WikiStage ESCP Europe 8 - London. London, United Kingdom, 2016 Devie MOHAN speaks for the good side of the debate. She works at Thomson Reuters and is a FinTech Market Strategist. She is ranked #12 on the FinTech100 global list. "FinTech by definition came about as an industry forced by the economic crisis as a way of bridging the gap between banks and consumers. Consumers want one thing: they want an easier way of dealing with banks or any financial service and they want an intuitive experience of doing that. Banks were not able offer it, primarily because of the economic crisis - they had complex issues to deal with, new kinds of regulations coming in, they had to cut costs, the margins were literally not there. That is how the FinTech industry really came about, as a way of bridging that gap." The three main things FinTech brands have done in terms of good: (1) Developing new business models. (2) Opening to new markets - FinTechs let anybody open an account. (3) Opening to different geographies and using different kinds of big data

WikiStage ESCP Europe 8 - London. London, United Kingdom, 2016 Reverend Chris CHIVERS speaks for the good side of this debate. He is Principal at Wescott House in Cambridge (UK). "There are only 50 references to sex in the Bible; there are over 500 references to money. The new testament talks more about money than anything else, any other single subject. But it interesting that everyone's perception is that Christians spend all their time talking about sex." "Impact investment model is a post-colonial model of investing, because it is the only model in which there is a true relationship." "Where there is power and money residing in a donor-recipient model, you cannot develop true relationship - you can only develop dependency.

WikiStage ESCP Europe 8 - London. London, United Kingdom, 2016 Dr. Terence TSE speaks for the flip side of this debate. He is Professor of Finance at ESCP Europe. "Like fire, finance can be a good servant or a very bad master." "Between land, labour and capital, one thing that is not shrinking or flattening is capital. Its role and significance is tremendously bigger than before." "Even though overall level of GDP is rising and economic pie is getting bigger and bigger, the middle income class is actually earning less and less. Why is this the case? Because of automation: machines started to take over those jobs that were traditionally held by the middle income class." "Think about Uber - who actually finances the taxi cars? The car drivers, because they now have to take a loan to buy a car, the financial risk is on them. Where is the financial gain going? - to Uber. "
Rank #3 for this event.

WikiStage ESCP Europe 8 - London. London, United Kingdom, 2016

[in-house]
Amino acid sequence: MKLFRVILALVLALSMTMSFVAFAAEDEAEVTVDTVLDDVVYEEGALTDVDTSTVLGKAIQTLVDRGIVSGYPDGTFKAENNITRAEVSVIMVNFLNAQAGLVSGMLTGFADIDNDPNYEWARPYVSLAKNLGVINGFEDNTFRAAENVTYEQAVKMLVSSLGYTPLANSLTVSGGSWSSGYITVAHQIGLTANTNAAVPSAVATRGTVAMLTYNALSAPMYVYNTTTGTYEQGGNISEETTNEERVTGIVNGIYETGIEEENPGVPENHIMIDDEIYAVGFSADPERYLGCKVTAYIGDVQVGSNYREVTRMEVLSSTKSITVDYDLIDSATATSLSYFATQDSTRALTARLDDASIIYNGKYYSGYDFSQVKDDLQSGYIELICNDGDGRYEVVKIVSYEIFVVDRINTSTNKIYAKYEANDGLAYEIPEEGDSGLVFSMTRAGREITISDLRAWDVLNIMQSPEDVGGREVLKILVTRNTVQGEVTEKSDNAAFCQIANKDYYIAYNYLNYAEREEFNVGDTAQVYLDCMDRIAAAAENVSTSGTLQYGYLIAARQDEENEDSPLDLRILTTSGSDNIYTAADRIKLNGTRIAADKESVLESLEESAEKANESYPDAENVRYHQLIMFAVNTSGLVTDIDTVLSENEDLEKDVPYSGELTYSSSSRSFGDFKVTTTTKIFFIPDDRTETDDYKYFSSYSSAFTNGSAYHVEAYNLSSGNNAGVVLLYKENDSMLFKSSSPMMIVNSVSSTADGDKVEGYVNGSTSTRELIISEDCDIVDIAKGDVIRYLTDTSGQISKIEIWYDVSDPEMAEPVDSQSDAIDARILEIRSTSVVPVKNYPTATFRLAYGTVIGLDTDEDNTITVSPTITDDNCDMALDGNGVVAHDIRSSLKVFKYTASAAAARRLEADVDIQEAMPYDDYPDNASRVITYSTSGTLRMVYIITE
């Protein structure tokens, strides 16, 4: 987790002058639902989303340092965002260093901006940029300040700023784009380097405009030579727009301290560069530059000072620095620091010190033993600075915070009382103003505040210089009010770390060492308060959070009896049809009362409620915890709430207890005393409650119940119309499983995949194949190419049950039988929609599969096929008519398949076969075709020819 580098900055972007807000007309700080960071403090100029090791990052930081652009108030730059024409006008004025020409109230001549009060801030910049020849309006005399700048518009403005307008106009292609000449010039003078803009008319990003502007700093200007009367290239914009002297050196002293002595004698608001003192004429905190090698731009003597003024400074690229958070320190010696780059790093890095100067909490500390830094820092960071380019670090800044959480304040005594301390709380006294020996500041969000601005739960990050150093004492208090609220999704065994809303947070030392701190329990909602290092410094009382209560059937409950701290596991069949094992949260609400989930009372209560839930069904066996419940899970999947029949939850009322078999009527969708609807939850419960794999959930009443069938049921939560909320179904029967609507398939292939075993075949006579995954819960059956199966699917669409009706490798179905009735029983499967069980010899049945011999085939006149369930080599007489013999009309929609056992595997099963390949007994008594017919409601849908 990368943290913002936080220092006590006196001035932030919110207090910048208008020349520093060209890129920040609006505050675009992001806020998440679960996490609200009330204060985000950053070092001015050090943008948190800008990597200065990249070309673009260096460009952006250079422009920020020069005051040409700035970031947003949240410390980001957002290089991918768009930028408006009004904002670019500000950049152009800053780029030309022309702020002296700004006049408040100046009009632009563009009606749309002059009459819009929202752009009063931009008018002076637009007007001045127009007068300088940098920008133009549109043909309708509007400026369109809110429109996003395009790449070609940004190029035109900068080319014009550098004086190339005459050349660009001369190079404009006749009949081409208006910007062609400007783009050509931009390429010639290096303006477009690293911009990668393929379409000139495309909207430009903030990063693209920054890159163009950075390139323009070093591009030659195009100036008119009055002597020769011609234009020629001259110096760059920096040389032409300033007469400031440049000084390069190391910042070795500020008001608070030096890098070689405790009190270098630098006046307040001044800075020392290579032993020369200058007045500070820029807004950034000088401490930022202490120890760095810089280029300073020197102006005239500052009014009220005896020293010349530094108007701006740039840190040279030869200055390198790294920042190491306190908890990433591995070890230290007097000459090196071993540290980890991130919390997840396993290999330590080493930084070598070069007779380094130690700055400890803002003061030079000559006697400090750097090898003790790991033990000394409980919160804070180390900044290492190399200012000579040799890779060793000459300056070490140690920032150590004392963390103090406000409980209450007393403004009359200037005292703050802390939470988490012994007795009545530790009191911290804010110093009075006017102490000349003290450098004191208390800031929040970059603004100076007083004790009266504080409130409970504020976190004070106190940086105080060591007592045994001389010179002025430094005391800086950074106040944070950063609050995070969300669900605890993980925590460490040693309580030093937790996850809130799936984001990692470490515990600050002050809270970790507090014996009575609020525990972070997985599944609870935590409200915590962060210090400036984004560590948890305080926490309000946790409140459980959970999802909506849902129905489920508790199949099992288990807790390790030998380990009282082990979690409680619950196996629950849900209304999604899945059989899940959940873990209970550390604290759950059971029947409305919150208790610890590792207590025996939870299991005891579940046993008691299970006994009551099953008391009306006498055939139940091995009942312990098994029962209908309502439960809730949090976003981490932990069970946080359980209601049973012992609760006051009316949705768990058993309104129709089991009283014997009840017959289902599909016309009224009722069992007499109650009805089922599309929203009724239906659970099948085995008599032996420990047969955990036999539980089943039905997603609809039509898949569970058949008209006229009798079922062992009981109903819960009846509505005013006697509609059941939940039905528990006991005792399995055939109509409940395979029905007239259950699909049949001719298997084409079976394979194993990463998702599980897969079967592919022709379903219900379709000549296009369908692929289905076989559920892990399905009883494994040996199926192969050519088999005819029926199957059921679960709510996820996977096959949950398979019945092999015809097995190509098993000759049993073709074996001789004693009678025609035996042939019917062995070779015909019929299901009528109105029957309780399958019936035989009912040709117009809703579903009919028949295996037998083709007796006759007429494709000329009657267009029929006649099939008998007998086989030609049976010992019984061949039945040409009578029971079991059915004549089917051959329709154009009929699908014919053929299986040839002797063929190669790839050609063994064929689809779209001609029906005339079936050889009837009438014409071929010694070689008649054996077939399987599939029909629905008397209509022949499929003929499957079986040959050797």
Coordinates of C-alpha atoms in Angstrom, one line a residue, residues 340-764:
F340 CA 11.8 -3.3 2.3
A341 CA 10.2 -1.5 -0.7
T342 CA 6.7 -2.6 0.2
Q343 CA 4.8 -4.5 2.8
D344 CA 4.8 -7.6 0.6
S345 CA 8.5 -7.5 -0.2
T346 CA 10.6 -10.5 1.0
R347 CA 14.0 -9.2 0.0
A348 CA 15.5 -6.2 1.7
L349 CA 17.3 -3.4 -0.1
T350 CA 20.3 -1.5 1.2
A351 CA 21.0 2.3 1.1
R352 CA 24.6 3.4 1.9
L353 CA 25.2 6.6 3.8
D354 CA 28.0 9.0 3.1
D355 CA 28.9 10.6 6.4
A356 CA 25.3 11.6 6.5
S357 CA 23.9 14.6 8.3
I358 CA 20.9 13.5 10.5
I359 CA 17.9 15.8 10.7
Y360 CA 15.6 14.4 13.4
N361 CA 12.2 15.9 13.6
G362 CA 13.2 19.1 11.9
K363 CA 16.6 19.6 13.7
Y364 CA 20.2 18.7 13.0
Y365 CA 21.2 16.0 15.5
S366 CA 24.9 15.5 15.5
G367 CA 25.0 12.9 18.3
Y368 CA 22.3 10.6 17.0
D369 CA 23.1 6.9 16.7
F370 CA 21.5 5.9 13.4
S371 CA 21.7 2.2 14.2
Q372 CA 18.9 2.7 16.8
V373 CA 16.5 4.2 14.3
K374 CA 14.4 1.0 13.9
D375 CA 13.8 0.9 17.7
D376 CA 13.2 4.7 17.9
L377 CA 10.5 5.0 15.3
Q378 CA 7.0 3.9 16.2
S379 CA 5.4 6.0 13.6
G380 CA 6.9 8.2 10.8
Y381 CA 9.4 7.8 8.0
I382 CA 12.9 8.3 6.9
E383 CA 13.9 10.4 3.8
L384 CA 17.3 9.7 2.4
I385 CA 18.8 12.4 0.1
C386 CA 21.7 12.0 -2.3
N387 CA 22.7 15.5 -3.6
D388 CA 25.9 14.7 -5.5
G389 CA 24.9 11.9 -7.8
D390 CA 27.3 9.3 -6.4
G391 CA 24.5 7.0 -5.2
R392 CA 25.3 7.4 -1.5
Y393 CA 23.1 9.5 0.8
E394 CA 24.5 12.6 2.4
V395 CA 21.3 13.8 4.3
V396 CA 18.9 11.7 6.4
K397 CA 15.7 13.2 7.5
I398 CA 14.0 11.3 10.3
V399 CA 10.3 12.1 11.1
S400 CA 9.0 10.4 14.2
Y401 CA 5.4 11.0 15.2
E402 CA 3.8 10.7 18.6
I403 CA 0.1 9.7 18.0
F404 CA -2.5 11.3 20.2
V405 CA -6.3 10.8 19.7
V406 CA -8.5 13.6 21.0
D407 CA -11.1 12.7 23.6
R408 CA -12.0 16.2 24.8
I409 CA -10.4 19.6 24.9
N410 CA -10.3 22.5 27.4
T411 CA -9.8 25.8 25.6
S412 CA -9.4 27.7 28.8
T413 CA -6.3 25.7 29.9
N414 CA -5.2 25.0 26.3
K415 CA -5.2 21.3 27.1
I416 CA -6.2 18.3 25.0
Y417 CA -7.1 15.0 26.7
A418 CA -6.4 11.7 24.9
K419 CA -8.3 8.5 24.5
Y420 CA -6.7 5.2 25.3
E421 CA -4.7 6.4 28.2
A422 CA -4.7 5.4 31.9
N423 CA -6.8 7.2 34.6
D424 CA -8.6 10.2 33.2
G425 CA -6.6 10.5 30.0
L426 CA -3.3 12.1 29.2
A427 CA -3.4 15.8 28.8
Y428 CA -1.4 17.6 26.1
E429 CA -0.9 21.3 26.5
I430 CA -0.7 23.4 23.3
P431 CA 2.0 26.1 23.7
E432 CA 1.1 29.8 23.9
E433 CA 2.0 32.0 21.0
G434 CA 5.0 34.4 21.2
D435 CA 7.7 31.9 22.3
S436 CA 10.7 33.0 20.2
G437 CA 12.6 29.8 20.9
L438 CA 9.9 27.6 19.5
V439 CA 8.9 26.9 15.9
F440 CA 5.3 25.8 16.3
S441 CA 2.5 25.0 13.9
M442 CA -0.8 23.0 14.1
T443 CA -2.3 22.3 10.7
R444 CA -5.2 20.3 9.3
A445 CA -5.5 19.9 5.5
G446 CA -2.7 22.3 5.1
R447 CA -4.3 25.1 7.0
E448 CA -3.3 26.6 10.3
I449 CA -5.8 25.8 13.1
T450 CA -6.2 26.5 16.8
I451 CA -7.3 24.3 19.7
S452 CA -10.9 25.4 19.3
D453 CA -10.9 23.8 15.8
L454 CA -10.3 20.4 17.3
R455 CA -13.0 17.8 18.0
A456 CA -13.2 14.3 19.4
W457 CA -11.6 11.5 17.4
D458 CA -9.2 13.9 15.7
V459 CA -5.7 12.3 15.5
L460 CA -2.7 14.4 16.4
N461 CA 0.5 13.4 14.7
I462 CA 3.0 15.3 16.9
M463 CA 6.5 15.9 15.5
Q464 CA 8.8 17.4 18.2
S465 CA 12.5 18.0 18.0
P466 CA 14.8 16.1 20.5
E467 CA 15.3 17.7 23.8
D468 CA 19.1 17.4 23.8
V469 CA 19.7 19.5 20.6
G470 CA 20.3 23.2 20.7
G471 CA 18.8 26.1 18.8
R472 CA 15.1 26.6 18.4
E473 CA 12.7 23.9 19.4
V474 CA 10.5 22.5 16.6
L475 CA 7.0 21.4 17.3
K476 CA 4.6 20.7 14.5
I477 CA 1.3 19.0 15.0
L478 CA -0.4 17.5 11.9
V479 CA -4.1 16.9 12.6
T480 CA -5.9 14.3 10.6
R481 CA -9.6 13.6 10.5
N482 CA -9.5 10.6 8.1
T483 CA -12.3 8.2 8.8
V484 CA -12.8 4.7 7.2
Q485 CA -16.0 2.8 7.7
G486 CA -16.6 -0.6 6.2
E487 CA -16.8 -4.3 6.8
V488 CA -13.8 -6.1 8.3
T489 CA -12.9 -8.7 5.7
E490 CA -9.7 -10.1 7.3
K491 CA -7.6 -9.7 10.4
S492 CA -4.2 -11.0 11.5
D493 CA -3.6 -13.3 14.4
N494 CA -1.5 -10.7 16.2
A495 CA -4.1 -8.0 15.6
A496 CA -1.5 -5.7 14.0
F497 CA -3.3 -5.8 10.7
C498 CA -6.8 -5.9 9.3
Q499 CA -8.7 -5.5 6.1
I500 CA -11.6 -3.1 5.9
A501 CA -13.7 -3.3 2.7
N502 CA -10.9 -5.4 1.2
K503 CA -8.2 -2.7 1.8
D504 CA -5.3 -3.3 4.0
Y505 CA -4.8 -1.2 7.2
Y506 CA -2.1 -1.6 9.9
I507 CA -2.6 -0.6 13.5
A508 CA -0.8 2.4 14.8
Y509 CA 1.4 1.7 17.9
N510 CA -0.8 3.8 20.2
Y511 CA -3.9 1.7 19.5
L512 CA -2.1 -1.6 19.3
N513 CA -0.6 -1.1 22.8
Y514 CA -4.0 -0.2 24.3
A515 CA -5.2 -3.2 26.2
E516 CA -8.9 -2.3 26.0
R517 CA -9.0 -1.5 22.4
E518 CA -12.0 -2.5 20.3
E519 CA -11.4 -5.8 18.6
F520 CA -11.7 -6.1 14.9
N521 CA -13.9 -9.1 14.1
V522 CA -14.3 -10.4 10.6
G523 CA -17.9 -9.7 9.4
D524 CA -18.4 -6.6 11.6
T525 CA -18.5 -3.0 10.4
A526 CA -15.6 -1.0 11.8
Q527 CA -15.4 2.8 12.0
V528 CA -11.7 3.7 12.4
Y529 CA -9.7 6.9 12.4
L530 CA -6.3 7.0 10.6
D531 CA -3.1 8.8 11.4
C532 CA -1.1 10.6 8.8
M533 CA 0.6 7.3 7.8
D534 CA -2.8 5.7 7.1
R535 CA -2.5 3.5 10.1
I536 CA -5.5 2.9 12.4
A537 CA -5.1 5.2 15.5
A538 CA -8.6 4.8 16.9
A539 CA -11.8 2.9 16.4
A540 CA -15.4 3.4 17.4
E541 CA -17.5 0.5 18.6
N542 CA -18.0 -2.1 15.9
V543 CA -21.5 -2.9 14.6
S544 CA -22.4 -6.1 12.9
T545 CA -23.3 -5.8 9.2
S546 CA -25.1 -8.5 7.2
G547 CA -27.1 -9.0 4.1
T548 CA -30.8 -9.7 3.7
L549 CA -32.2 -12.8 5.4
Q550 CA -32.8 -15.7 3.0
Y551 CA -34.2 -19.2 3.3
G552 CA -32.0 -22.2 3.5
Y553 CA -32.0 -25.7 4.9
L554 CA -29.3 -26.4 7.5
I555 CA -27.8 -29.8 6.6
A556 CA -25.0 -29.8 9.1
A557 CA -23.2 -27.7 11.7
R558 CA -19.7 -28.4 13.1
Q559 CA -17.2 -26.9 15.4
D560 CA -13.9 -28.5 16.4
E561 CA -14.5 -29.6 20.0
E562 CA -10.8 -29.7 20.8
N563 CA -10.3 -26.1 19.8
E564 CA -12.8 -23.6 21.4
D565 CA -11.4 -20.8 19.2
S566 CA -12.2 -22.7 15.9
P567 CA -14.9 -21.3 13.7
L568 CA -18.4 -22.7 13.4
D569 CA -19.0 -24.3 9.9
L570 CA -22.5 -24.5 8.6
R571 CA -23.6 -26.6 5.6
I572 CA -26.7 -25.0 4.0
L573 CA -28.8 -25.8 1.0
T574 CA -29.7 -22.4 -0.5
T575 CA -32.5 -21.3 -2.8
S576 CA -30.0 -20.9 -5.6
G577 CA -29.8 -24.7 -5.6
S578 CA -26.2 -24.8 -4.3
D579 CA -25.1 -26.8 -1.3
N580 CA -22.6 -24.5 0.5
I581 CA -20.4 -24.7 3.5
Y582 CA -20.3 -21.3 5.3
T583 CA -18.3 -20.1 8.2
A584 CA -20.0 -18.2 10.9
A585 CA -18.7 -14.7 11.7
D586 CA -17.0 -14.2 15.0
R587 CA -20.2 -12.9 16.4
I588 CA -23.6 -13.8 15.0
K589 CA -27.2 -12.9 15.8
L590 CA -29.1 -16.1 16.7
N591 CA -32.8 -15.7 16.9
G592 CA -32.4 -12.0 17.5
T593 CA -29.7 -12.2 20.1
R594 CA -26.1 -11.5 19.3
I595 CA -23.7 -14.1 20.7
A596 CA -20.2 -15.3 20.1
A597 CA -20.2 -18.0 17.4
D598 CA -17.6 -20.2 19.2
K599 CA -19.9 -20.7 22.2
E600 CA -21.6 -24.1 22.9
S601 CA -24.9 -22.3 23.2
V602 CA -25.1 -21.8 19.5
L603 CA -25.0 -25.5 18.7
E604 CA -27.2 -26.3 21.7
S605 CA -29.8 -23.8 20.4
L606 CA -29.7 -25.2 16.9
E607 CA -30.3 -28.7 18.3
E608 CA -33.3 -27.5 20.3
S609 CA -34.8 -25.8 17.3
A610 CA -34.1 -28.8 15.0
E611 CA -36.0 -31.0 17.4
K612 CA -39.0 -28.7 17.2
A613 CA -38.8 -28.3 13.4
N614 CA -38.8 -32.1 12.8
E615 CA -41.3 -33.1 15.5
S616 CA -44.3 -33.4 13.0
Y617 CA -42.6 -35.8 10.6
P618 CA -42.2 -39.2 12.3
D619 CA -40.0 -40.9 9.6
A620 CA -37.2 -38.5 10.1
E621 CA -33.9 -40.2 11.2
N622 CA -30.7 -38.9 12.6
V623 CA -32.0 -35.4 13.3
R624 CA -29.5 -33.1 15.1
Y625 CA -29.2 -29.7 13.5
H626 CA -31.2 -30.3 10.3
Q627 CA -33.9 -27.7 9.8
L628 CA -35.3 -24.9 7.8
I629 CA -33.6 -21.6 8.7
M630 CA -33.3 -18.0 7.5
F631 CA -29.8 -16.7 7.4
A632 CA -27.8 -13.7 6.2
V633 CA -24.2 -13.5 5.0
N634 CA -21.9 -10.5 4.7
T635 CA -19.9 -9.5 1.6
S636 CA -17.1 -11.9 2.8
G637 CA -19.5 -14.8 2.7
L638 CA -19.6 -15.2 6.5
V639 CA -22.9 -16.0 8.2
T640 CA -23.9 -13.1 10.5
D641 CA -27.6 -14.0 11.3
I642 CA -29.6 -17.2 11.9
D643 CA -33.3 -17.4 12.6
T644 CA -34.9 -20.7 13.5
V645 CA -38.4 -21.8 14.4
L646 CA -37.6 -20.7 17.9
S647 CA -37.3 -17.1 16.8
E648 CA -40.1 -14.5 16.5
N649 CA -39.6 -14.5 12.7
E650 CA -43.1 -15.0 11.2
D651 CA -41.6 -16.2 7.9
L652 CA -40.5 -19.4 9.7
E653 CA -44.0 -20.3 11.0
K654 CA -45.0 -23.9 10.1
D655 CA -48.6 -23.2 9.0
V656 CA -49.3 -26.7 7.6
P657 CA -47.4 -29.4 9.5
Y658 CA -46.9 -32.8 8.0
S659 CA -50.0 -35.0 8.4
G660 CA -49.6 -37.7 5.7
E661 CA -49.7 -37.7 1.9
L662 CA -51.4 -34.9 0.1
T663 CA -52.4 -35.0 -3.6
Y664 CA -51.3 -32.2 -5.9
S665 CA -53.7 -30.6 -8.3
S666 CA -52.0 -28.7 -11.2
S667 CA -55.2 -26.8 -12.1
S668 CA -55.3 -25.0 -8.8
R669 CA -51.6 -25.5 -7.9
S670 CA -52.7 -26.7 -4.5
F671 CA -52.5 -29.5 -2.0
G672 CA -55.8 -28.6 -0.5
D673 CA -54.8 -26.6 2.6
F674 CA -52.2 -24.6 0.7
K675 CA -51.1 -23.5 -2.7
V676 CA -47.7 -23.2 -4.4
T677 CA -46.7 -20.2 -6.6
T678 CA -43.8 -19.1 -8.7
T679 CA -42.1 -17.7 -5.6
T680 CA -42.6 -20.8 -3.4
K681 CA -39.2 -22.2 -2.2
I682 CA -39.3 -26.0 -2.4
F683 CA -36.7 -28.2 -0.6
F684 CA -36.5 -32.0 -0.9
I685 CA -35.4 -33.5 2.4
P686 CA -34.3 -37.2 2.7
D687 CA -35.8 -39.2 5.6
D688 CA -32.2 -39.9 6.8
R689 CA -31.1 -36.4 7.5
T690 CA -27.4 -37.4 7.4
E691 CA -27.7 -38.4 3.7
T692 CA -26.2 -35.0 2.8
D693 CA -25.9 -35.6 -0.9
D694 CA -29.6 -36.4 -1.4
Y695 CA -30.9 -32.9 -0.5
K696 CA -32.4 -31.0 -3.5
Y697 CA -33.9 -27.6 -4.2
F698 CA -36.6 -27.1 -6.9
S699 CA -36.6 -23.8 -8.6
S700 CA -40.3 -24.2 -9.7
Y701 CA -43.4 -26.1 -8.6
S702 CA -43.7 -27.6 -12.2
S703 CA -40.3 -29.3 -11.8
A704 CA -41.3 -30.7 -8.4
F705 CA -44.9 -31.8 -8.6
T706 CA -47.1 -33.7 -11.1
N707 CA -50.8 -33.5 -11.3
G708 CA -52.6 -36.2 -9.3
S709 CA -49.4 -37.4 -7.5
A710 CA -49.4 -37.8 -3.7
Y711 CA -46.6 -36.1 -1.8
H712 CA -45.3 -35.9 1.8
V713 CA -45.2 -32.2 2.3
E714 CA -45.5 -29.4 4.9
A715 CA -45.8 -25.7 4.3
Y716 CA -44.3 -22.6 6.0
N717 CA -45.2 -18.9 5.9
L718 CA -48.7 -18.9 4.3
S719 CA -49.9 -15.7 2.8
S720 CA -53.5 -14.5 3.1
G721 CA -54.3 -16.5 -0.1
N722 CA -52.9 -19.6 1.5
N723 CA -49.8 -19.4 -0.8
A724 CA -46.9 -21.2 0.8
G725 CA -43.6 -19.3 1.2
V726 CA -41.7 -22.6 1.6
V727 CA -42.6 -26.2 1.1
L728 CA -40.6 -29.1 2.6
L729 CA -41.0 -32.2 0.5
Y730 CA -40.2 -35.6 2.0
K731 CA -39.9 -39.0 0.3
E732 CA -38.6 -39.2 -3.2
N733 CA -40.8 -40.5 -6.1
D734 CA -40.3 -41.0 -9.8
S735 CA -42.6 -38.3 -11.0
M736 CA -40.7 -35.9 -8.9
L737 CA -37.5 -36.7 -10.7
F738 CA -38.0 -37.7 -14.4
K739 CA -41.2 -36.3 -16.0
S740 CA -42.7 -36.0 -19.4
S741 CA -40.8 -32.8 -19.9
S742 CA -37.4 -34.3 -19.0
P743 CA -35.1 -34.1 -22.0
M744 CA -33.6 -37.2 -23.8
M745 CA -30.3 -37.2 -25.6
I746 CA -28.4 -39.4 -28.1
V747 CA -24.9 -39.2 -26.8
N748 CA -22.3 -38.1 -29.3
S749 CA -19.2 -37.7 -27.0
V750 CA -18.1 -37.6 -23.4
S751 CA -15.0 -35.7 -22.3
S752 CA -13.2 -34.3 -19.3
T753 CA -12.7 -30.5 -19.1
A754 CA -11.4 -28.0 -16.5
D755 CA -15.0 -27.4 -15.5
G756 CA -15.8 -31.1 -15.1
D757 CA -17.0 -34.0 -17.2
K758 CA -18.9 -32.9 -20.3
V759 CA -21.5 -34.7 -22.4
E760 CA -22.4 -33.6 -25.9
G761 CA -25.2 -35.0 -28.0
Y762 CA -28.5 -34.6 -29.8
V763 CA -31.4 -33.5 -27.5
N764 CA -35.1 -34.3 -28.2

WikiStage ESCP Europe London 2016 Lenke KISS speaks for the flip side of our debate. She is Senior Manager in the Stress Testing department of Lloyds Bank in London. "The bank performs the service of lending for a fee. That fee is the profit and like every other corporation the banks want to make a profit." "When profit becomes the main aim of operating of a bank and we have an environment which is entirely buoyant, credit is cheap, bank to bank lending is very cheap, they can take on more and more liabilities without having the assets to support them. And the regulator believe it or not (like it happened in the 1990s) says that the market regulates itself, we will not interfere - what happens then? The banks start inventing products that have no relationship with lending or the real world. More and more exotic, more and more wrapped up into bundles that are more and more obscure." "When that happens how do you make profit? By generating sales - so you try to make your customers to buy as much products they can, whatever those products might be." "However, what really increases your profits is risk. So banks start trading more and more risky products, without the appropriate capital base and without the regulatory controls in place - that's what happened in the financial crisis. Because of the linkages in the financial system and because the financial system is such an important part of the real economy supporting all economic activity, the financial crisis created a global recession" "If you stop lending, how do businesses get the funds to invest? How do banks get the funds to grow? As individuals, how do you get your mortgage? And not just that, but also the banks had to be bailed out, using taxpayer money. About 50 billion pounds worth bailout happened in the UK, 7 banks collapsed, some banks were nationalized." "At this point, there is about 30 billion pounds worth of fines and costs to the banking industry because of misspelling financial products." Although the regulators have made a lot of headway in trying to fix the financial risk within the system, by introducing stress testing, by the Basel Committee that introduced tougher and tougher rules on capital, by separating the investment banks from the retail banks - even so, the inherent risks remain. Conduct has not yet been solved, bankers are still taking enormous short term bonuses. The bonus cap has not worked; salaries have been raised to circumvent these regulations." "How about those people in the population that have no bank account, because no bank wants to open a bank account for them? If the banks become even more risk averse because of the regulations, who are they left to? And then we come back to the social responsibility of the banks."
Rank #4 for this event.